Kanika Batra: Theatre and the Right to Food Staples in India

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© Brunelle Battistella for LILA Foundation

Tuesday 17th, September 2013 – Alliance Française


Kanika Batra is Associate Professor at the Department of English, Texas Tech University. She specializes in Postcolonial literatures and teaches and researches Postcolonial Feminism and Postcolonial Queer Studies. Her articles have appeared in journals such as Callaloo, Feminist Review, The Journal of Commonwealth and Postcolonial Studies, Interventions: International Journal of Postcolonial Studies. In 2001 she published a monograph on Caribbean poetry for the Indira Gandhi National Open University, India. Her second book, Feminist Visions and Queer Futures in Postcolonial Drama, was published by Routledge in 2011. She is currently working on a new book project tentatively titled Postcolonial Counterpublics: Genders and Sexualities in Print scheduled to appear in 2015.

Purabi Panwar, editor, translator and critic, introduced the speaker and moderated the discussion. She was Associate Professor at the College of Vocational Studies, University of Delhi. Her work includes studies on Rudyard Kipling, EM Forster and VS Naipaul, with special reference to their representation of India. Her areas of special interest are colonial and post-colonial fiction and travel writings.

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© Brunelle Battistella for LILA Foundation

logo prism lecture series w: datesThe Lecture: “Theatre and the Right to Food Staples in India” discusses how dramatic representations open a discussion on the social implications of food production and distribution in India by presenting dichotomies of the colonial and the postcolonial, the rural and the urban, the moral and the political, and deprivation and hoarding. The availability or scarcity of wheat in these representations points to ubiquitous divisions within Indian society continuing from the early to the late twentieth century. Premchand’s tale “Sava Ser Gehu” published in the 1920s, begins a discussion of staple food and exploitation that continues into postcolonial times. The street theatre group Janam continues a similar tradition of social critique by dramatizing food hoarding and shortages in India through the play “Samrath Ko Nahin Dosh Gosain” performed in the 1980s. This lecture discusses representation of food scarcity in dramatic adaptations of Premchand’s story and Janam’s street performances, as a marker of national pride and shame respectively.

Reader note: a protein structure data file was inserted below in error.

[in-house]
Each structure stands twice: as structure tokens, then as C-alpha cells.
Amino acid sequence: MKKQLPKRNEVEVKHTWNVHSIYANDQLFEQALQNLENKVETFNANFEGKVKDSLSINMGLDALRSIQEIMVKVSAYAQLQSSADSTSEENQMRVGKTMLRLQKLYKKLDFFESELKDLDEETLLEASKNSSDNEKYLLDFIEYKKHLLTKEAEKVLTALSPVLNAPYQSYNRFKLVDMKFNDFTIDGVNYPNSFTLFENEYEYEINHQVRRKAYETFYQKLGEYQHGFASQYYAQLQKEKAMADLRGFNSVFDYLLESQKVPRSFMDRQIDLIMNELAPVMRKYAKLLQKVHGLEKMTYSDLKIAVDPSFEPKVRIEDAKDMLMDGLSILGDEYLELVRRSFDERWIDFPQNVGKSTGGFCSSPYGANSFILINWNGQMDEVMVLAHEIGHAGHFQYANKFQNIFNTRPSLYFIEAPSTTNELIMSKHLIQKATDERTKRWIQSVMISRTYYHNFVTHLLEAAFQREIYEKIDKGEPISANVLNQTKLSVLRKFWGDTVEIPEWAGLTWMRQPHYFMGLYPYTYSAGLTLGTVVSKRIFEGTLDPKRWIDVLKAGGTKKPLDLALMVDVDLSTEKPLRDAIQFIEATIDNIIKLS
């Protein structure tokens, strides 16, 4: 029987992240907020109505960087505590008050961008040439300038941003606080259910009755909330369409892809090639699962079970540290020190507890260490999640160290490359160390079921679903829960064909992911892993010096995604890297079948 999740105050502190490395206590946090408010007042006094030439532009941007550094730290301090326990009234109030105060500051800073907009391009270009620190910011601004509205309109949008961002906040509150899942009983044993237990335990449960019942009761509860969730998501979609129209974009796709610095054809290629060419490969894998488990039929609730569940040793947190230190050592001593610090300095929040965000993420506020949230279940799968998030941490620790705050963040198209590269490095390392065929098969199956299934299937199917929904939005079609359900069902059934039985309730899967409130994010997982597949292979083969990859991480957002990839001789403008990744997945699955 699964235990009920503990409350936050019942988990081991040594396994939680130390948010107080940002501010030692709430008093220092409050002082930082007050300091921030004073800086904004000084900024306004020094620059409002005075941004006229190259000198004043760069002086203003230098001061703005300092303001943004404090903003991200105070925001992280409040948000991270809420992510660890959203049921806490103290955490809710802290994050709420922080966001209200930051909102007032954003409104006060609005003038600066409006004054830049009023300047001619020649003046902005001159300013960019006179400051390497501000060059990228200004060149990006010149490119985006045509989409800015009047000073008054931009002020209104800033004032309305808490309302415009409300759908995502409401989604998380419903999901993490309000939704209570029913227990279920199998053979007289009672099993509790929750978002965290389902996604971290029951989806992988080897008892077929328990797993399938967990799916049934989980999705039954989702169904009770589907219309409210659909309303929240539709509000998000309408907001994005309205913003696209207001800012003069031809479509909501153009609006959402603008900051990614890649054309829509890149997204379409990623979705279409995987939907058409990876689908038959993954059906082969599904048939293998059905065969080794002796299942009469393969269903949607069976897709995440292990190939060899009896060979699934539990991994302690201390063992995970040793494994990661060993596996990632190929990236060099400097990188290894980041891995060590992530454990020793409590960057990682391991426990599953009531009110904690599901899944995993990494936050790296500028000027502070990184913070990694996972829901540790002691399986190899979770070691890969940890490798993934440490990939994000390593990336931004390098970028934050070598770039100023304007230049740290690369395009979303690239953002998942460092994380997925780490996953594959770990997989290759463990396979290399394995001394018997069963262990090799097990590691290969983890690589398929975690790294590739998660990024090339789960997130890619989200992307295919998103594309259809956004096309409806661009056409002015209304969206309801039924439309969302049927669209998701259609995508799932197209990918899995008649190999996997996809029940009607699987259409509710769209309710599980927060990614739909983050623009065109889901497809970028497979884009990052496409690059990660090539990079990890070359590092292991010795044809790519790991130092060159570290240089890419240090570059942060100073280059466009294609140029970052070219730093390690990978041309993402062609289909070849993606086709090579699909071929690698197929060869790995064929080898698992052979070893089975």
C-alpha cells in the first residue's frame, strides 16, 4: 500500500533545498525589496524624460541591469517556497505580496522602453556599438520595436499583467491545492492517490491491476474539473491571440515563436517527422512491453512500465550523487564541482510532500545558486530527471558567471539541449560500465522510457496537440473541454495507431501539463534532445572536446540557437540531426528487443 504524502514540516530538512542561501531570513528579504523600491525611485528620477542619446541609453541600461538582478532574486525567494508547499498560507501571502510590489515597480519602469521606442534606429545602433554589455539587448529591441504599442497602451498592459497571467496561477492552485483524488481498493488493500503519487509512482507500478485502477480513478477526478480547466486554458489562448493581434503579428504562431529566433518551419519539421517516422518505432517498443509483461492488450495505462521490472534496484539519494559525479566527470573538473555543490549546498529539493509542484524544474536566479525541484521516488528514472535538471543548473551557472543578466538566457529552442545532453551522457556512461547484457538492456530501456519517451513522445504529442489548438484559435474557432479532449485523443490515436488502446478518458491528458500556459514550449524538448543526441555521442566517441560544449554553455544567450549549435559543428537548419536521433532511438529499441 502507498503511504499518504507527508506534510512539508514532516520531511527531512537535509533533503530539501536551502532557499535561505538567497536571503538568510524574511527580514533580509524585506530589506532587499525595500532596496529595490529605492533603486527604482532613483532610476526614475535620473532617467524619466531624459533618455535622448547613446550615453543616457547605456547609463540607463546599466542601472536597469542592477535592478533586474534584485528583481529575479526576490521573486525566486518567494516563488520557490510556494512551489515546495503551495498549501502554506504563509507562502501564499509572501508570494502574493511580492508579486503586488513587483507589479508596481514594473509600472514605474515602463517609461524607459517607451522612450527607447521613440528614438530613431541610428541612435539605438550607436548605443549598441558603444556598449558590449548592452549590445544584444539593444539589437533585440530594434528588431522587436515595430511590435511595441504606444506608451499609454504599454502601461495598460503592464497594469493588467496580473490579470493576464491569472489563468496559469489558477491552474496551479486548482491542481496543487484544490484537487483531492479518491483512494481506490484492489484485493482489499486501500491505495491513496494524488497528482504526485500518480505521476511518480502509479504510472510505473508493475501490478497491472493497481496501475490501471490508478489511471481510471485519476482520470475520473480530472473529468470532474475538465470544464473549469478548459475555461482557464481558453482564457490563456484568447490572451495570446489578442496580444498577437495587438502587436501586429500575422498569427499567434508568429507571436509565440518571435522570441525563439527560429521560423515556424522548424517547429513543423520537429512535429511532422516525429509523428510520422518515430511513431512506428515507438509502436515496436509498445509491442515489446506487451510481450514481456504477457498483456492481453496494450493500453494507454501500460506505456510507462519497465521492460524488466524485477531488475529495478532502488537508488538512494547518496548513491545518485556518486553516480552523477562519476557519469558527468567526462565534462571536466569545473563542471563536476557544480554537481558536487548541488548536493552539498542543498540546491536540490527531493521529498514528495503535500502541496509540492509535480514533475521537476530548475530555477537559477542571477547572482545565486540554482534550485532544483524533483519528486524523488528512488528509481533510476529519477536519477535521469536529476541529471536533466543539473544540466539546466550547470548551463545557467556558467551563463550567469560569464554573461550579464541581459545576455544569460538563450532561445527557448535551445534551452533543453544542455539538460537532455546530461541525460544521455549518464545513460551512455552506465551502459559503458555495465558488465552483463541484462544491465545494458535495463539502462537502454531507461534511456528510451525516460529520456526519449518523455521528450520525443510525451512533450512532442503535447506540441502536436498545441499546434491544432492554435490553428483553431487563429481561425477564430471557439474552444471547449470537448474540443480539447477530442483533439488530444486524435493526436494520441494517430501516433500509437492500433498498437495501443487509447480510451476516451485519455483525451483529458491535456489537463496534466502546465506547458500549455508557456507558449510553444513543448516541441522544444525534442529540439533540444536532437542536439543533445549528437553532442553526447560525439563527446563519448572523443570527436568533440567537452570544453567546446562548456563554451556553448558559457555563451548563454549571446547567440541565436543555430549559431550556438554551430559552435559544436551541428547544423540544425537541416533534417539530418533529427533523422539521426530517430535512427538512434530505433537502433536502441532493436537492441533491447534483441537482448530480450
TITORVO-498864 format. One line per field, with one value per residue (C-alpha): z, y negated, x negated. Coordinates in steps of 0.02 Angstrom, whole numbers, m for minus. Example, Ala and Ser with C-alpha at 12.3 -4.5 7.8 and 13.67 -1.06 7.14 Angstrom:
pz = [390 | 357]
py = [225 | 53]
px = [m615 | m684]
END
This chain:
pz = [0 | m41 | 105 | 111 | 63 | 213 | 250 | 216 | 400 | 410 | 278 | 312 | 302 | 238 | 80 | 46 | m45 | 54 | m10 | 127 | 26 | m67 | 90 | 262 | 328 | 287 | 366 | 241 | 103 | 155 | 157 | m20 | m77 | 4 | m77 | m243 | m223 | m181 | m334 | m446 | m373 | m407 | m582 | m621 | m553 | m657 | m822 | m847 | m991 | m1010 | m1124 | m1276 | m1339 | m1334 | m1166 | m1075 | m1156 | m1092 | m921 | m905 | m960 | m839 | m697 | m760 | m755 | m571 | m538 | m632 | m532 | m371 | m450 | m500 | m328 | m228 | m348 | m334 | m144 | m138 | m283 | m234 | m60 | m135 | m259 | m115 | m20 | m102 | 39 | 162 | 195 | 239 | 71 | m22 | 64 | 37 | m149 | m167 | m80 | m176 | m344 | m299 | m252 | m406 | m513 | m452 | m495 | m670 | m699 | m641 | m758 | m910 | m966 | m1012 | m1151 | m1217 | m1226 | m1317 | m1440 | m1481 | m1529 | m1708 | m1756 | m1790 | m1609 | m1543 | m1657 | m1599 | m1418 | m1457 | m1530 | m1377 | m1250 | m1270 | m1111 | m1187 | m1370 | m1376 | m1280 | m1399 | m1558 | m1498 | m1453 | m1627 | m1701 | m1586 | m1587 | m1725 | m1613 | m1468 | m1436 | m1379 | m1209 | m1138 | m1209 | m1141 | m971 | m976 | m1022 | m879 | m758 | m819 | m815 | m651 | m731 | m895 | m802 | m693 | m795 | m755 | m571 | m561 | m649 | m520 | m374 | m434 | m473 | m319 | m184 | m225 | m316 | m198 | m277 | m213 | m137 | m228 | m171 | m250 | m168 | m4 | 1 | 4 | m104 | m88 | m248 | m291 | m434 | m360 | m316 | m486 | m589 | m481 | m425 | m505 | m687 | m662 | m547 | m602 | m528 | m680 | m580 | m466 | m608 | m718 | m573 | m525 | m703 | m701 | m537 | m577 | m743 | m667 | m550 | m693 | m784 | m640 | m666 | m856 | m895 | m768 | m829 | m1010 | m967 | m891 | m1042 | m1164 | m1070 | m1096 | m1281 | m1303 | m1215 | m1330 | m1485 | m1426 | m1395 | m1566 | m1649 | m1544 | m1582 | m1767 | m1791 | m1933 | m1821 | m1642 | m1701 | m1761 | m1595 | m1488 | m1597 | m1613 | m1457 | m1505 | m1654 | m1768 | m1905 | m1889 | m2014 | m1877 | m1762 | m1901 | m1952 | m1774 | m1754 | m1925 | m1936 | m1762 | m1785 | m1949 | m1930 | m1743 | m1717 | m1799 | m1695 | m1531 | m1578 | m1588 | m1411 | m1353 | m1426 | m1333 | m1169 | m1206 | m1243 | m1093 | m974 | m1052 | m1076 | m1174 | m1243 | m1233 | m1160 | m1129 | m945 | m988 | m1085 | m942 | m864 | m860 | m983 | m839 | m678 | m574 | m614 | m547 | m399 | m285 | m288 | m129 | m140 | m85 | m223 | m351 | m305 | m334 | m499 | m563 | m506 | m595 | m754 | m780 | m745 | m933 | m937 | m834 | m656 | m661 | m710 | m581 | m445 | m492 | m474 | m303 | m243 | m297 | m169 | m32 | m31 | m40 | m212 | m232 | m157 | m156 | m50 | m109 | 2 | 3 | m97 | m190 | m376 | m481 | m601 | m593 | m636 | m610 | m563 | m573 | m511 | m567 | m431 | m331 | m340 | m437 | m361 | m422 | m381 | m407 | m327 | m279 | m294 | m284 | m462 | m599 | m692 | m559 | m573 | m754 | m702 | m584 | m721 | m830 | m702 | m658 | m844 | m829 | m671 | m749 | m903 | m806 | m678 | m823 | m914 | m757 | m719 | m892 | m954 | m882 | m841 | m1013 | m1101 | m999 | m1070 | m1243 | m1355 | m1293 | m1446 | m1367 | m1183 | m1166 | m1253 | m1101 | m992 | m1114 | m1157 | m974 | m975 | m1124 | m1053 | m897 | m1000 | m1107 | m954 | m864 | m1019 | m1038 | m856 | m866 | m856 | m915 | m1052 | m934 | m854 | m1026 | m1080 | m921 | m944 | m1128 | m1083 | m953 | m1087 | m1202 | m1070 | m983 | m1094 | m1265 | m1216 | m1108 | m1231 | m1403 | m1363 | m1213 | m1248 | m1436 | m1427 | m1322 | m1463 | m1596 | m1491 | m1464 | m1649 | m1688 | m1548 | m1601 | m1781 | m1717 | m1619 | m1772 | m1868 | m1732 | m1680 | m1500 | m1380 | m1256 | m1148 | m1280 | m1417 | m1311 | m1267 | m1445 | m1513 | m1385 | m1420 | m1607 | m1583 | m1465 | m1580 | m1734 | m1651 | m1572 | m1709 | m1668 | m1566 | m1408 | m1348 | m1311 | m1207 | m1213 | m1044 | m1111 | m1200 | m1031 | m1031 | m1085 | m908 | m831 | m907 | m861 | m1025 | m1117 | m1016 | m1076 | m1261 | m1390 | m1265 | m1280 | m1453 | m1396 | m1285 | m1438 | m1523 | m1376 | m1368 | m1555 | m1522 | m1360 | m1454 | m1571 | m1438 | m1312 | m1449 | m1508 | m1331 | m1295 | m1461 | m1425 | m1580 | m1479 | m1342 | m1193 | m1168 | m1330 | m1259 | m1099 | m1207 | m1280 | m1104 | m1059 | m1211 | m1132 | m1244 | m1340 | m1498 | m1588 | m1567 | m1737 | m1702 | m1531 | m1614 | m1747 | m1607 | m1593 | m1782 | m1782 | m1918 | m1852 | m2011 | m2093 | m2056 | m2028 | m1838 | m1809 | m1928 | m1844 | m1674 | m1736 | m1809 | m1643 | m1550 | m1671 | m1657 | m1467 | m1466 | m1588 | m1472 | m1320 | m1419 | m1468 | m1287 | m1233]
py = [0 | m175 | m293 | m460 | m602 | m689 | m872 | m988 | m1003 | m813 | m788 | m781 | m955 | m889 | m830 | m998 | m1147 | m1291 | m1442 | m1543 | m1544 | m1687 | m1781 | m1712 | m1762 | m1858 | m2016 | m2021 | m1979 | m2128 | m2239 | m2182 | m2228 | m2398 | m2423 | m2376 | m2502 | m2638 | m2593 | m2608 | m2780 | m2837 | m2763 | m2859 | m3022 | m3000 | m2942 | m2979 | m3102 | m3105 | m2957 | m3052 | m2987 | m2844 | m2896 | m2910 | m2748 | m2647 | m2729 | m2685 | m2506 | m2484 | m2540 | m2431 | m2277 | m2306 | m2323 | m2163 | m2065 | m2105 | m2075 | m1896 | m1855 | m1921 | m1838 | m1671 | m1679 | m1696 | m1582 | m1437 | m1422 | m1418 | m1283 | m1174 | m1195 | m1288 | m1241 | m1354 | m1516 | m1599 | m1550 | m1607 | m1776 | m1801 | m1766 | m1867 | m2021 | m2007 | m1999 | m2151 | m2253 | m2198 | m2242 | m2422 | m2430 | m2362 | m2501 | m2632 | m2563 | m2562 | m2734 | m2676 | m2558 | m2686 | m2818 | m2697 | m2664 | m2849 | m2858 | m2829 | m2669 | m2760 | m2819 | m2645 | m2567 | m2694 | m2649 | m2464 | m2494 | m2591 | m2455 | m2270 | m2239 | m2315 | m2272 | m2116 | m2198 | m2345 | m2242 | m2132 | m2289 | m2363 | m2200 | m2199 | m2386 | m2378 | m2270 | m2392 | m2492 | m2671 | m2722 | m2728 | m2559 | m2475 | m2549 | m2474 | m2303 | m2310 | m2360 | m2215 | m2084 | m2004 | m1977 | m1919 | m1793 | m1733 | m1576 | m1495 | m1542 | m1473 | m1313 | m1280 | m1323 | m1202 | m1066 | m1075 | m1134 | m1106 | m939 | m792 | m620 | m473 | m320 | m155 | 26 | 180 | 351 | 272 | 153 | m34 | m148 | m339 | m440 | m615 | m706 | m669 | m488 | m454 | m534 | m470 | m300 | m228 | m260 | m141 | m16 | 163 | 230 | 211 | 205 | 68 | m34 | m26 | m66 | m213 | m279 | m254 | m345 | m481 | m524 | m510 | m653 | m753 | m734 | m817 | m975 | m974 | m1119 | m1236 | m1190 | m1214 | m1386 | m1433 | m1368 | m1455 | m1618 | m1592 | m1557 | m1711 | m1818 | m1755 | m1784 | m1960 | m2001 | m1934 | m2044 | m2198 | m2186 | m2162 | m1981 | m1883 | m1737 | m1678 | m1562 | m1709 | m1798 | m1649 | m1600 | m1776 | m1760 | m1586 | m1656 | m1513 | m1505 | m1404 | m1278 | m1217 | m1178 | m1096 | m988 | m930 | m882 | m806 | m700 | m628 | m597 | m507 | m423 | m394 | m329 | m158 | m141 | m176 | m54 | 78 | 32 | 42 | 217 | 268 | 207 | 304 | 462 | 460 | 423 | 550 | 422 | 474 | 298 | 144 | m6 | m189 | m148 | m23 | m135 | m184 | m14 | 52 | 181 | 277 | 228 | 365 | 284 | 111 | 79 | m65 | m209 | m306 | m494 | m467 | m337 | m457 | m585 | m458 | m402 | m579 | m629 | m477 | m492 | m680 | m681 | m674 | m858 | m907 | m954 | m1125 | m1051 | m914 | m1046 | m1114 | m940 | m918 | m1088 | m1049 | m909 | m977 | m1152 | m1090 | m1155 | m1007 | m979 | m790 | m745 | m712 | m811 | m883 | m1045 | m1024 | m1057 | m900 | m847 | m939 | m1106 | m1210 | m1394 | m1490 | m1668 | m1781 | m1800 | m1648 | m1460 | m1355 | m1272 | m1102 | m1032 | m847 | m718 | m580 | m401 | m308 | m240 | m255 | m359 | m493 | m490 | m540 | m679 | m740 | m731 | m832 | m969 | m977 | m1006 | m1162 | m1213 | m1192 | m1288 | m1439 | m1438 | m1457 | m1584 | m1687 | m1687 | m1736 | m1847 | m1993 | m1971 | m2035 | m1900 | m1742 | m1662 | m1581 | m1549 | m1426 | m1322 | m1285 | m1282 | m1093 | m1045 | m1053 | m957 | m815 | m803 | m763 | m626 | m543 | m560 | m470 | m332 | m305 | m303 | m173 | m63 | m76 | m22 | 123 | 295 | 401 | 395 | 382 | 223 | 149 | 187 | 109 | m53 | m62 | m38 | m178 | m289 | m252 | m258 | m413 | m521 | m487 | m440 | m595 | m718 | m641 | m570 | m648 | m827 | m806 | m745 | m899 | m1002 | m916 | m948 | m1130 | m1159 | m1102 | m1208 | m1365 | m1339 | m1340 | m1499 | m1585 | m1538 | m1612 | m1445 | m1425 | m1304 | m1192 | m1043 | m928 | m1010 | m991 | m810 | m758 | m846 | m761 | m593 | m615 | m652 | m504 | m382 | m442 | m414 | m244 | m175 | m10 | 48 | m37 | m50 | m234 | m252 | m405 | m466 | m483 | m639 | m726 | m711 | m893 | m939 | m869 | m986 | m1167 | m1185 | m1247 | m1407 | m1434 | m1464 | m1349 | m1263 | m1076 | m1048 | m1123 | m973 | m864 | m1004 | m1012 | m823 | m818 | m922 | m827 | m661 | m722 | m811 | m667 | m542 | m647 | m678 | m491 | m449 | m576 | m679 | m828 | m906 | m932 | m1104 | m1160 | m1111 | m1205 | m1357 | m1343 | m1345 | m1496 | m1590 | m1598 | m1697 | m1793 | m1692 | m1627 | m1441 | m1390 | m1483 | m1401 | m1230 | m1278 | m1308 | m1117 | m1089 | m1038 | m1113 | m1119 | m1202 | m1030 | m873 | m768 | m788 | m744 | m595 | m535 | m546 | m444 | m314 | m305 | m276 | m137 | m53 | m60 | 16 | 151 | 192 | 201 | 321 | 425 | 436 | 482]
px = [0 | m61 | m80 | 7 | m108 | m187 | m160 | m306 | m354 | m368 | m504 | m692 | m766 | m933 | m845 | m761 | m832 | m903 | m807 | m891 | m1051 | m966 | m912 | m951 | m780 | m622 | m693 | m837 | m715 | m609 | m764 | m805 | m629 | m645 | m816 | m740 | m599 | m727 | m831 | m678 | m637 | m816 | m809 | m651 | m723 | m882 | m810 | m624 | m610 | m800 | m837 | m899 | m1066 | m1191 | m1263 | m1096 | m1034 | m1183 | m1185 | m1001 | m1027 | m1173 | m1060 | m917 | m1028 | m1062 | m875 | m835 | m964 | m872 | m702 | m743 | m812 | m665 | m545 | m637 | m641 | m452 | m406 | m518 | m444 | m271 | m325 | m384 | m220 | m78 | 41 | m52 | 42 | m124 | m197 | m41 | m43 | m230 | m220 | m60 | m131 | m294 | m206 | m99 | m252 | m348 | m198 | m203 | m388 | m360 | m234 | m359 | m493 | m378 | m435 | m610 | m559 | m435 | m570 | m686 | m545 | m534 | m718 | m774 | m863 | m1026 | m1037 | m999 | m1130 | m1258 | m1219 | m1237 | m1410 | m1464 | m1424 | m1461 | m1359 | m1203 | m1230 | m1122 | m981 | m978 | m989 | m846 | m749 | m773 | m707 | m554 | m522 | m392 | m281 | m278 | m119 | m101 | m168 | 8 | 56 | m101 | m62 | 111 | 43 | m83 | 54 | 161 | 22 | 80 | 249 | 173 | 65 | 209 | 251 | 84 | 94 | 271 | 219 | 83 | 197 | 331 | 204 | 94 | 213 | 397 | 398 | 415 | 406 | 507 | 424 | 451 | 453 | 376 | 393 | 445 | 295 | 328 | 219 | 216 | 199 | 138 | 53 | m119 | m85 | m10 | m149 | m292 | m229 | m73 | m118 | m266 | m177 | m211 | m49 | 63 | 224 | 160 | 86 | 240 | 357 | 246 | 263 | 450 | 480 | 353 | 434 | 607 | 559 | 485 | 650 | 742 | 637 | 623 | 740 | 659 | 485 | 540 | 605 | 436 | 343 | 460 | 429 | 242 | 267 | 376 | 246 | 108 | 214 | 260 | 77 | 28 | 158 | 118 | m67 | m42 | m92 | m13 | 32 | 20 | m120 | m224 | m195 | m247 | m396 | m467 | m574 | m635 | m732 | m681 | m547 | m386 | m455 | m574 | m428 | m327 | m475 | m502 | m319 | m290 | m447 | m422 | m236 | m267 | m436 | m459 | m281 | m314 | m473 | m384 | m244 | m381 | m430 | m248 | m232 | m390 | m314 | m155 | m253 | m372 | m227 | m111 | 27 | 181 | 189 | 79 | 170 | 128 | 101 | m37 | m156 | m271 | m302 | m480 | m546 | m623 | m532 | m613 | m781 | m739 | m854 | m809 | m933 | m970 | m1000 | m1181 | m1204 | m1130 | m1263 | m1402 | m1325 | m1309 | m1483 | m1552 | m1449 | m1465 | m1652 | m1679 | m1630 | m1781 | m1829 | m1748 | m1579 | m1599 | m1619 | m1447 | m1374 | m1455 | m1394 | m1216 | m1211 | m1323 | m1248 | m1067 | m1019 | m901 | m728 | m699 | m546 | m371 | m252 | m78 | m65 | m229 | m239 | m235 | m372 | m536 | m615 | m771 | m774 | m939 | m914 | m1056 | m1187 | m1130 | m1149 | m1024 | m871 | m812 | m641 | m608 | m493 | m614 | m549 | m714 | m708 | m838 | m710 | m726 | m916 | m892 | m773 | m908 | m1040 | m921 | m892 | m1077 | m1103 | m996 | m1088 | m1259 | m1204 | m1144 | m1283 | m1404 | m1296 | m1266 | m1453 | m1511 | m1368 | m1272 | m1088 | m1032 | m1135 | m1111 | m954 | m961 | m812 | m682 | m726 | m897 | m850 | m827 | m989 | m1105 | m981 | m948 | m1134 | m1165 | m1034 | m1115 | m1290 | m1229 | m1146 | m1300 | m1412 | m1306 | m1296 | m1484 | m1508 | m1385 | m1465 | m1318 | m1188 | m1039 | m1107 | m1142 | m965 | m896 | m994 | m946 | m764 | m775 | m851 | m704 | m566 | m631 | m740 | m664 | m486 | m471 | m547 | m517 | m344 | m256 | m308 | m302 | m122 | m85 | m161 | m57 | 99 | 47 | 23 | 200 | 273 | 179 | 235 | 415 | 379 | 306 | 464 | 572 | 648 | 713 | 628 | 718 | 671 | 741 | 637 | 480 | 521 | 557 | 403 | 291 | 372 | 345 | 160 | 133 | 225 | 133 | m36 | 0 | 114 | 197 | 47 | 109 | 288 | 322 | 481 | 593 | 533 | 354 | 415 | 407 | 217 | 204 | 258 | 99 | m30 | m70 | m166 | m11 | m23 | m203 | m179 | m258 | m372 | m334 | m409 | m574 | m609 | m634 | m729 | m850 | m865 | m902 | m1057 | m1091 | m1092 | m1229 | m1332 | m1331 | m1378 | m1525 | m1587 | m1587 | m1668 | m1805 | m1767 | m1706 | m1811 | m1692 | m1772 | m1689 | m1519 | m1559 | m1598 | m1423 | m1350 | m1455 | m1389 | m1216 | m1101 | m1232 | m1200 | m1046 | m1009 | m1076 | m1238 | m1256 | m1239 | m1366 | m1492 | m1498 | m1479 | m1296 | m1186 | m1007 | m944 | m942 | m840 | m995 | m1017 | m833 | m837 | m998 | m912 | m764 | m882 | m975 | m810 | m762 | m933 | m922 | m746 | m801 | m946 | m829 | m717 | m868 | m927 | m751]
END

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© Brunelle Battistella for LILA Foundation

Dr. Kanika Batra’s lecture on ‘Theatre and Right to Food Staples in India’ gave our series a definitive cultural turn. It lucidly merged the question of cultural representation into the sociological, mediational and economic concerns raised by the previous PRISM lectures about the inclusivity of our growth processes. Evoking the plays of Premchand, the productions of Jana Natya Manch in the 80’s, and the works of Arjun Appadurai and Jayati Ghosh, Dr Batra asked why theatre and other cultural sites no longer consider ‘hunger’ a relevant theme of our times. Have we surpassed our hunger pangs? Where has hunger disappeared? Or has there been a systematic attempt to expel the hungry from our nation? Dr. Purabi Panwar chaired the lecture, and the Q&A hour raisedt very important questions and observations.

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